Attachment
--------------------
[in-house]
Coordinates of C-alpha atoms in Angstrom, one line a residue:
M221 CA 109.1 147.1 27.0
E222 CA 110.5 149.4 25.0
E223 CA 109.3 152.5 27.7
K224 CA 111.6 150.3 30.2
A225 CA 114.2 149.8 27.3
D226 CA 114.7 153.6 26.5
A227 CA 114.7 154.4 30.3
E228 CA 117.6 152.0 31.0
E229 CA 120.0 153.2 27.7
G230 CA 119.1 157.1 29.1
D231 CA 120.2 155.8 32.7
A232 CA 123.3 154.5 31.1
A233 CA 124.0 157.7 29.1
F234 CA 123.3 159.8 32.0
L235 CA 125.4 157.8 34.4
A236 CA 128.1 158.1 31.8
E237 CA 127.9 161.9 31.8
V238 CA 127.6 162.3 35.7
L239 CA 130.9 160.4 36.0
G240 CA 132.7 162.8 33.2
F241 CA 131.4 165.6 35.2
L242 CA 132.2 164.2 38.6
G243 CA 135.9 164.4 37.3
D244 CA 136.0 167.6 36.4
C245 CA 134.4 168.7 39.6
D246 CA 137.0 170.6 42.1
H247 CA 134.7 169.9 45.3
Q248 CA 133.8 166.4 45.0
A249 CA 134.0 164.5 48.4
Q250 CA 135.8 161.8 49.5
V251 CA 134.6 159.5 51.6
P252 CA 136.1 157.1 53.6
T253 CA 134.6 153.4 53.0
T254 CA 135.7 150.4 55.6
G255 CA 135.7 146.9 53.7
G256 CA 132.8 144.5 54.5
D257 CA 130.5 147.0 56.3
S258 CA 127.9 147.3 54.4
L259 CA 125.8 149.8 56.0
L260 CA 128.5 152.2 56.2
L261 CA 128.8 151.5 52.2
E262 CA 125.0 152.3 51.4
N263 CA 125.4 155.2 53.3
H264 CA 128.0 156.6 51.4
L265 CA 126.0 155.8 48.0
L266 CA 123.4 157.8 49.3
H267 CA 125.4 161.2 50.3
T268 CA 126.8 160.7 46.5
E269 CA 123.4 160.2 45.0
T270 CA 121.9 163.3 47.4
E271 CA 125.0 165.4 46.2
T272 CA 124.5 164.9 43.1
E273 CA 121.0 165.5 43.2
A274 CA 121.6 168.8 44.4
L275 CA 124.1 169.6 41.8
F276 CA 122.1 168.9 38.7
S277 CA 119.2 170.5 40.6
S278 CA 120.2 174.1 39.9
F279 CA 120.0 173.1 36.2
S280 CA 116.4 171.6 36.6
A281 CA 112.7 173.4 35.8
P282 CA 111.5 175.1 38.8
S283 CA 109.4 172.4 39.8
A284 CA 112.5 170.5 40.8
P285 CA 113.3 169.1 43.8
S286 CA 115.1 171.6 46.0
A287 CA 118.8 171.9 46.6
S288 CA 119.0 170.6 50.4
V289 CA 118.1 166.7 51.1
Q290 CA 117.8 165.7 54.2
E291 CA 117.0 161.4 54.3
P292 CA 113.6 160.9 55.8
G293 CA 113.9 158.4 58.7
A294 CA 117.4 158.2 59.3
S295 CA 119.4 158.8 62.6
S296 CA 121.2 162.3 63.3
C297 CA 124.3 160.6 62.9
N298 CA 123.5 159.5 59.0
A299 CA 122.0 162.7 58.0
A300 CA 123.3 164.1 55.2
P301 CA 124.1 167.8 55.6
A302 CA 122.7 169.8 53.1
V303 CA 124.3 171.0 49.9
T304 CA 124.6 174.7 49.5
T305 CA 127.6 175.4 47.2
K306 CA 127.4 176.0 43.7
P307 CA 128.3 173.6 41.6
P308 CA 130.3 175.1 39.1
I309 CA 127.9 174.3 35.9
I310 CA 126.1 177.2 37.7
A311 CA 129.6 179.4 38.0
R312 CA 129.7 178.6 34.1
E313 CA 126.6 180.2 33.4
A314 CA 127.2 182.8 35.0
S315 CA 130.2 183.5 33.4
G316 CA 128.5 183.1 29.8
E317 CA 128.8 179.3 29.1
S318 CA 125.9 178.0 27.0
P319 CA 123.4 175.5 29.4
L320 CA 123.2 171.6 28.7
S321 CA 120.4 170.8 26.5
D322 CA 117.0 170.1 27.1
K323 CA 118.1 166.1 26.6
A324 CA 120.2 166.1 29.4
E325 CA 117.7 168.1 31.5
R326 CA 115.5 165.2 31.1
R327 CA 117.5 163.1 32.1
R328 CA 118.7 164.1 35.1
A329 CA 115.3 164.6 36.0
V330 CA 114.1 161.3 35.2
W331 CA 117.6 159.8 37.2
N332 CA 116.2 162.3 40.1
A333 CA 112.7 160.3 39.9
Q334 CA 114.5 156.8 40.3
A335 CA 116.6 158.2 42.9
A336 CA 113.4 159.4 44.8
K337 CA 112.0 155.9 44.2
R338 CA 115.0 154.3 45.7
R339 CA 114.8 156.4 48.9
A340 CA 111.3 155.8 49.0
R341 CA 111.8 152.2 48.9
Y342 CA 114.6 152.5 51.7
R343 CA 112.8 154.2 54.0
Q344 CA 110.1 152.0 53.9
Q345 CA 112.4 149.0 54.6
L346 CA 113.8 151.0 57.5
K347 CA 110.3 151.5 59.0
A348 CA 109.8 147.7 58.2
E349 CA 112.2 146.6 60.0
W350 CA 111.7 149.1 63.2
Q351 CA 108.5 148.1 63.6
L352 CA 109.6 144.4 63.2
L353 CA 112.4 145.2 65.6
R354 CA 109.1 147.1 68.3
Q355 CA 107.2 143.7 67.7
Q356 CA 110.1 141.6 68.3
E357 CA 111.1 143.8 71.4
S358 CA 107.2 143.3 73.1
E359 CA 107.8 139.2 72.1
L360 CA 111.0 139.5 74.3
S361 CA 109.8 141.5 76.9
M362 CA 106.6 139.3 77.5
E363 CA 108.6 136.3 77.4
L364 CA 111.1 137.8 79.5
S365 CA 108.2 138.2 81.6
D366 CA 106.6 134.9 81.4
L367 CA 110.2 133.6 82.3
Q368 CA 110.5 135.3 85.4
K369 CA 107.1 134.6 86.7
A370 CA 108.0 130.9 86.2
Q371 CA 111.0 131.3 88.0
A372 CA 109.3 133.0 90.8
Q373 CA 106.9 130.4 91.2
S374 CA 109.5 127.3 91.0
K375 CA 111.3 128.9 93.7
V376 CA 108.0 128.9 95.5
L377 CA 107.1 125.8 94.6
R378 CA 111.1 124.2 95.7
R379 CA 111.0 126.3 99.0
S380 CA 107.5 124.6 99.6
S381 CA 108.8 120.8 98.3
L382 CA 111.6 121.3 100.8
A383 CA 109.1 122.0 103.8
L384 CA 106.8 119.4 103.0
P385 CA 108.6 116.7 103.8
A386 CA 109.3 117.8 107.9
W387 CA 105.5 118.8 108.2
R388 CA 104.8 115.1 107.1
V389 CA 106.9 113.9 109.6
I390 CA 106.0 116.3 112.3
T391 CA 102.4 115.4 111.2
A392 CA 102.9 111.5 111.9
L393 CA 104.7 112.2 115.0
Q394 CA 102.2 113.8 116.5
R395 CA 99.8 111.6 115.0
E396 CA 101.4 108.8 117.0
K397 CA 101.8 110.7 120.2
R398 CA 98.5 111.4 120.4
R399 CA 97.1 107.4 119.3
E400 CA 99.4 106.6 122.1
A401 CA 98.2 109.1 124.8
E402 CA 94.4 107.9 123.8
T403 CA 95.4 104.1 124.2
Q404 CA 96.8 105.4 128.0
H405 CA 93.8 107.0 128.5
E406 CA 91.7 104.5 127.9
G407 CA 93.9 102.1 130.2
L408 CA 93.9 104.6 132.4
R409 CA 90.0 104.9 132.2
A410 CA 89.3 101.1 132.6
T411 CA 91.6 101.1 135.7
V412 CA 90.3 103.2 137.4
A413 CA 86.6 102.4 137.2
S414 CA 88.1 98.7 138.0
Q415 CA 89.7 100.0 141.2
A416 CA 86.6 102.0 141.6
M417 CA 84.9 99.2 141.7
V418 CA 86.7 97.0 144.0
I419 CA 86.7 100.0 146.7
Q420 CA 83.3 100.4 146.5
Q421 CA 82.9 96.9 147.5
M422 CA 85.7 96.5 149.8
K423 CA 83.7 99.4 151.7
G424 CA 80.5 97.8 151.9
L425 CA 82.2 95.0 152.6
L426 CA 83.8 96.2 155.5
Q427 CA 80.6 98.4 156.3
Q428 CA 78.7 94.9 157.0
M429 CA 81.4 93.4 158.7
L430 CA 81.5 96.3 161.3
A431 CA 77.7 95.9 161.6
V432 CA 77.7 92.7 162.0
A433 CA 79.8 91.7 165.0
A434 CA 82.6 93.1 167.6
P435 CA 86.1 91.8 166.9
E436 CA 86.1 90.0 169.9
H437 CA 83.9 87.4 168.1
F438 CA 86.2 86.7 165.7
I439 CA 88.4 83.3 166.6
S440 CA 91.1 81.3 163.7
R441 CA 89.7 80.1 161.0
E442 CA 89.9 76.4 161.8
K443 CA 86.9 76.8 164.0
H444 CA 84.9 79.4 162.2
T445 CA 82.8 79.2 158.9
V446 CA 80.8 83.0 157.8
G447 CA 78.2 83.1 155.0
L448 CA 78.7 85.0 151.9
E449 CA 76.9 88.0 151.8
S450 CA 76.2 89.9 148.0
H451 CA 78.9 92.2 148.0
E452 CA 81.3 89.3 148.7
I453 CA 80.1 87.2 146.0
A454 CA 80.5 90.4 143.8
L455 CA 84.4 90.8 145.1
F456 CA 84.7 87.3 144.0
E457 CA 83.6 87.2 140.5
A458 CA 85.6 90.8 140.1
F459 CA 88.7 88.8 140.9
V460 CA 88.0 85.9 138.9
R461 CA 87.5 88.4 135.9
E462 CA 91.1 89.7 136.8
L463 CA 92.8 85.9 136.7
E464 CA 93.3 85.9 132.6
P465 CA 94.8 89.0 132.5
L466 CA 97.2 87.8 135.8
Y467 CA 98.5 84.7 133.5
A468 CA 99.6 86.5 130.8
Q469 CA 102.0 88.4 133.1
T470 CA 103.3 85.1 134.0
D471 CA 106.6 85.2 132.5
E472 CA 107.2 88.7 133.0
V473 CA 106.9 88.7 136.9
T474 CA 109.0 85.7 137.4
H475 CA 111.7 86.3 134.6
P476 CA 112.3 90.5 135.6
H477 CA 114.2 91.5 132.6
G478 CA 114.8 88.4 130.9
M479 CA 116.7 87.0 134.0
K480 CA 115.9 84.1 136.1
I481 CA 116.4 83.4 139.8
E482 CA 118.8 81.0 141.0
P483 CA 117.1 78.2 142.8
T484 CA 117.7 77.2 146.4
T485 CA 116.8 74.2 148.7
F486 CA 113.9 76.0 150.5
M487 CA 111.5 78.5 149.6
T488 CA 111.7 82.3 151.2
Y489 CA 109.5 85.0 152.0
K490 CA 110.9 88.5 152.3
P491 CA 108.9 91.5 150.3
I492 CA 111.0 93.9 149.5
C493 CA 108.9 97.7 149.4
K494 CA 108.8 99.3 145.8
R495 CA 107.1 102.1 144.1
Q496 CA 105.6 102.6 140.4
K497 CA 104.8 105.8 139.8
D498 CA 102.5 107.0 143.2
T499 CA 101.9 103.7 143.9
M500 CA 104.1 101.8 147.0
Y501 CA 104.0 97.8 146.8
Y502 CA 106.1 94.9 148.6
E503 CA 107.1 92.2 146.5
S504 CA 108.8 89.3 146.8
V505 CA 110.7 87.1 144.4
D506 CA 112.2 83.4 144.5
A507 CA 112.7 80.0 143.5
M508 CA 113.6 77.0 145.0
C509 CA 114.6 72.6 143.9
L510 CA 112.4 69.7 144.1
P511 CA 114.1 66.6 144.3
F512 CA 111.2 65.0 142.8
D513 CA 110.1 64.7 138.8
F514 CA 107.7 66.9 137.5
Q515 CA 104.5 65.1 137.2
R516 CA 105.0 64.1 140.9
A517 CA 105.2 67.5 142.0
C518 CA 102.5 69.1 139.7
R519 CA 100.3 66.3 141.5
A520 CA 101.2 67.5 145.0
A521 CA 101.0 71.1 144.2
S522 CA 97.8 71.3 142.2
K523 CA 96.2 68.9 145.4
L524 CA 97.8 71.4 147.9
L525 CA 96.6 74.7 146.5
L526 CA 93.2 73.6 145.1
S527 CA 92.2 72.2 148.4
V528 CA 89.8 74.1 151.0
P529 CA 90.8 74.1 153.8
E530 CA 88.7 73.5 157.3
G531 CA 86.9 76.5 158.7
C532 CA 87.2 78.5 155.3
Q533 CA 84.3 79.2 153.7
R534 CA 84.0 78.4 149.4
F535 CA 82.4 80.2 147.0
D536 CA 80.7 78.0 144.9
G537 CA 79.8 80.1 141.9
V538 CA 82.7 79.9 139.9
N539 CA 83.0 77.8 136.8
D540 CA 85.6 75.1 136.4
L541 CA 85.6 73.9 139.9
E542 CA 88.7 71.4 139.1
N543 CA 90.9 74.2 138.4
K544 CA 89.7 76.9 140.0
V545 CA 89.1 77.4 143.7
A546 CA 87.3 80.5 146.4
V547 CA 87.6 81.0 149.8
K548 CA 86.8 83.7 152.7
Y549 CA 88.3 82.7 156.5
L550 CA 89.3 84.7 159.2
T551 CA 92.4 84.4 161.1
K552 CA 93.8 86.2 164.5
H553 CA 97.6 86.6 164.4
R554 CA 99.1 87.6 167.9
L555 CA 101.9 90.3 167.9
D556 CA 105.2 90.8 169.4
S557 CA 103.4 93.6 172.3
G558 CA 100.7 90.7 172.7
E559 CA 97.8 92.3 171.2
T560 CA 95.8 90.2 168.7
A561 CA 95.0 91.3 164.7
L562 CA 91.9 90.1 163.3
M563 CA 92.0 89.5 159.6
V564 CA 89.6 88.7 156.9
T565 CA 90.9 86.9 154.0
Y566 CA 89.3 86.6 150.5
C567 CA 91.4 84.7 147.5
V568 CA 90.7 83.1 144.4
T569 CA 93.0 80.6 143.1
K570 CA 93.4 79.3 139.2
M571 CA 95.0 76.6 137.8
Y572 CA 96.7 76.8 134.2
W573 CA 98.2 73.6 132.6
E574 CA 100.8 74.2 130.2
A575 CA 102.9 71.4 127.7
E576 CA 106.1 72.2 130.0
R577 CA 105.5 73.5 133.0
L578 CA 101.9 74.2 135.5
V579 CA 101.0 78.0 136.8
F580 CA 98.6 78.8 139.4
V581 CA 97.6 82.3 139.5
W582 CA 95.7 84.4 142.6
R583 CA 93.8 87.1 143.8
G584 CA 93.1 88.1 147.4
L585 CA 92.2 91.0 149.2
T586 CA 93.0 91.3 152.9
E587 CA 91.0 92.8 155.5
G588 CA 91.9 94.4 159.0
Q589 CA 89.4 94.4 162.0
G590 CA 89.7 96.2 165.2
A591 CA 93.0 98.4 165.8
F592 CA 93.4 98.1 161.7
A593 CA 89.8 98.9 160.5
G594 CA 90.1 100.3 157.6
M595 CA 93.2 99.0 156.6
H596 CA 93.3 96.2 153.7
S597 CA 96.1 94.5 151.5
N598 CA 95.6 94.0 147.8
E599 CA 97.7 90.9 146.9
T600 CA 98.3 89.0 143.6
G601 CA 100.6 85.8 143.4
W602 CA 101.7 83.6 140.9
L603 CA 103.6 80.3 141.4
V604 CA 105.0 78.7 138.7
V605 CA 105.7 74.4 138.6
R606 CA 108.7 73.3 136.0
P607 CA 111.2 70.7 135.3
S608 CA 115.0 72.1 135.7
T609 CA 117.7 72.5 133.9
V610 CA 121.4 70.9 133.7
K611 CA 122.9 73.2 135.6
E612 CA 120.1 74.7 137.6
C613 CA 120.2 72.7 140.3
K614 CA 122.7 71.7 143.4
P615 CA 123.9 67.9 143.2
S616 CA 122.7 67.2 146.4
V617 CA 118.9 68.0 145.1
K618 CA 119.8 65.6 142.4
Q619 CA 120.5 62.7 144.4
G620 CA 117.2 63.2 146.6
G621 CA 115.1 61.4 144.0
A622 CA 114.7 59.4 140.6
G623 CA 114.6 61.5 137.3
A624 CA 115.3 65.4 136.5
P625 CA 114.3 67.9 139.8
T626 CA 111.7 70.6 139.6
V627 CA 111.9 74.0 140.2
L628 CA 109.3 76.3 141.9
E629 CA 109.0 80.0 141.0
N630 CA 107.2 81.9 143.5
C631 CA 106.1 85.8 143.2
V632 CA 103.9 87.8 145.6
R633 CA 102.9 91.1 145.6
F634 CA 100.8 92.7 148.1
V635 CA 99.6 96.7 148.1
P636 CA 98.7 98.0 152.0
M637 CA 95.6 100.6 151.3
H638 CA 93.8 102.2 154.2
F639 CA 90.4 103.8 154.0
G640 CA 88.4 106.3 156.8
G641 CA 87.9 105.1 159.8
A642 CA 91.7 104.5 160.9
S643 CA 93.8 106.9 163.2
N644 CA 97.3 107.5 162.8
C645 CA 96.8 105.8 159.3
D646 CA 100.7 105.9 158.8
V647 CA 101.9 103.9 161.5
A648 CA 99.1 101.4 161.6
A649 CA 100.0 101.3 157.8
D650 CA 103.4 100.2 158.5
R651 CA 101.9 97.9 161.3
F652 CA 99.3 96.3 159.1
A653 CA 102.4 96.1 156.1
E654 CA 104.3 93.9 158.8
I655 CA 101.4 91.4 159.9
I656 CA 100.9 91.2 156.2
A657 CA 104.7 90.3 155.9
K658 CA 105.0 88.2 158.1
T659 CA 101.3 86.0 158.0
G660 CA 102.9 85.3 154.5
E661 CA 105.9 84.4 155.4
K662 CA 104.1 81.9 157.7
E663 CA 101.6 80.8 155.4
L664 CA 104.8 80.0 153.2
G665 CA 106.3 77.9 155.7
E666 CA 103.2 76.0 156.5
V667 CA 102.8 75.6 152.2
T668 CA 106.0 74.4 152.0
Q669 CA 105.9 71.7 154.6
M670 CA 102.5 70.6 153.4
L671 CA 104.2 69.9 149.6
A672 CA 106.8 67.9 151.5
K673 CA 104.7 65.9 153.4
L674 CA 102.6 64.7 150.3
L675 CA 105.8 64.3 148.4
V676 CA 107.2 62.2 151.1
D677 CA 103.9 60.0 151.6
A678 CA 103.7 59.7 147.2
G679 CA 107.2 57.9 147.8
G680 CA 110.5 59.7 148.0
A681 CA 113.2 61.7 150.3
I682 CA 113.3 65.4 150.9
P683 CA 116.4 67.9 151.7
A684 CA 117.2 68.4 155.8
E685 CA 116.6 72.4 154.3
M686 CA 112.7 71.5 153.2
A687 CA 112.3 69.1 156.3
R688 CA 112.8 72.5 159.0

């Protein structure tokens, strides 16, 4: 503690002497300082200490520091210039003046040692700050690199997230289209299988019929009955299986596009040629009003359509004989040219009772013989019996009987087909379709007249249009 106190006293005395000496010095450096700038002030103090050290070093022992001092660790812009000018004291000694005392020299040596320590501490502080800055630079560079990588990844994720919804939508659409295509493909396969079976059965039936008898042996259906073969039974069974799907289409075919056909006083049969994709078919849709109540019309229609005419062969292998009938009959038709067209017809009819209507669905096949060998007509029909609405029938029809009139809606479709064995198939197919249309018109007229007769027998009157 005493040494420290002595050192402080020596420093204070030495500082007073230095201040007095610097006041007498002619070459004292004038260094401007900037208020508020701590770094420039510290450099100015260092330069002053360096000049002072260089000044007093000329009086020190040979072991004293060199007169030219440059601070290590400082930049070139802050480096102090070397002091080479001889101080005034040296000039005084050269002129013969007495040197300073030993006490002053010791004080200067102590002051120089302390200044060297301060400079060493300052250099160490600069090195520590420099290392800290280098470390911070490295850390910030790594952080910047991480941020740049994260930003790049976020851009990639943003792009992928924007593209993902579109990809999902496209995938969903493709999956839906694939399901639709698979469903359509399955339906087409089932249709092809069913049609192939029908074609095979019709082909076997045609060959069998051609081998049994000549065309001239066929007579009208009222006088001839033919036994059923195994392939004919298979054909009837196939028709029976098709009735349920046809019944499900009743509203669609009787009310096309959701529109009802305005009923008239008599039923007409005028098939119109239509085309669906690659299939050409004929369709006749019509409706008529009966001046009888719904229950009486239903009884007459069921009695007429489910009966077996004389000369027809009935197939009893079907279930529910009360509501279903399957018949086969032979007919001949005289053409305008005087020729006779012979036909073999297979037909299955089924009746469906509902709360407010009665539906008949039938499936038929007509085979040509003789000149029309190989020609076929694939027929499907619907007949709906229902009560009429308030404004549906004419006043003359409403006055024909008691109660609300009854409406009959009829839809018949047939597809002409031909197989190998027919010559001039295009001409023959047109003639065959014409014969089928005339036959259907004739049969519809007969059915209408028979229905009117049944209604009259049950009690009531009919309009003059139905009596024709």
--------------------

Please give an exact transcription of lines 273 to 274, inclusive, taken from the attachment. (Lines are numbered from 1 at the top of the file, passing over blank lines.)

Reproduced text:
P491 CA 108.9 91.5 150.3
I492 CA 111.0 93.9 149.5